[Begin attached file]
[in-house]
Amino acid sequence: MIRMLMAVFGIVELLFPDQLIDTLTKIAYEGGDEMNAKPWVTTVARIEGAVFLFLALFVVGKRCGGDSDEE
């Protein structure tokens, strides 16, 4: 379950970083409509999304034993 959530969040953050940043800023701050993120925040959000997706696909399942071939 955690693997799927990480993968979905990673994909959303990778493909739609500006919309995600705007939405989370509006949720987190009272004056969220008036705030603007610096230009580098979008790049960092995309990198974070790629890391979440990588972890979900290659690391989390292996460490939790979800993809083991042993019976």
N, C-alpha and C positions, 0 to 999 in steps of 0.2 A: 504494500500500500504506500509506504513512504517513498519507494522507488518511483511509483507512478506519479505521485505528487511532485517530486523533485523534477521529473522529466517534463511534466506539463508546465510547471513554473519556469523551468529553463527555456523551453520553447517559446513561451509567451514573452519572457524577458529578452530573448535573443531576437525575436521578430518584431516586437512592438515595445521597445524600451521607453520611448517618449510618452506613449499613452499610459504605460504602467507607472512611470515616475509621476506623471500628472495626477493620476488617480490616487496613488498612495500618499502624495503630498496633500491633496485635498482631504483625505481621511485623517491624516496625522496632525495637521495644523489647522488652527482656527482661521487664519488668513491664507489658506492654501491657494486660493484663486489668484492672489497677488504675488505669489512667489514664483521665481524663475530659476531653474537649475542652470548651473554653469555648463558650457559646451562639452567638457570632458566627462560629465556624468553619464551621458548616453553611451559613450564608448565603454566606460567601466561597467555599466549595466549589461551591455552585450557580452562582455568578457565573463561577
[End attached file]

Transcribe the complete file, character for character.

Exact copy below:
[in-house]
Amino acid sequence: MIRMLMAVFGIVELLFPDQLIDTLTKIAYEGGDEMNAKPWVTTVARIEGAVFLFLALFVVGKRCGGDSDEE
């Protein structure tokens, strides 16, 4: 379950970083409509999304034993 959530969040953050940043800023701050993120925040959000997706696909399942071939 955690693997799927990480993968979905990673994909959303990778493909739609500006919309995600705007939405989370509006949720987190009272004056969220008036705030603007610096230009580098979008790049960092995309990198974070790629890391979440990588972890979900290659690391989390292996460490939790979800993809083991042993019976």
N, C-alpha and C positions, 0 to 999 in steps of 0.2 A: 504494500500500500504506500509506504513512504517513498519507494522507488518511483511509483507512478506519479505521485505528487511532485517530486523533485523534477521529473522529466517534463511534466506539463508546465510547471513554473519556469523551468529553463527555456523551453520553447517559446513561451509567451514573452519572457524577458529578452530573448535573443531576437525575436521578430518584431516586437512592438515595445521597445524600451521607453520611448517618449510618452506613449499613452499610459504605460504602467507607472512611470515616475509621476506623471500628472495626477493620476488617480490616487496613488498612495500618499502624495503630498496633500491633496485635498482631504483625505481621511485623517491624516496625522496632525495637521495644523489647522488652527482656527482661521487664519488668513491664507489658506492654501491657494486660493484663486489668484492672489497677488504675488505669489512667489514664483521665481524663475530659476531653474537649475542652470548651473554653469555648463558650457559646451562639452567638457570632458566627462560629465556624468553619464551621458548616453553611451559613450564608448565603454566606460567601466561597467555599466549595466549589461551591455552585450557580452562582455568578457565573463561577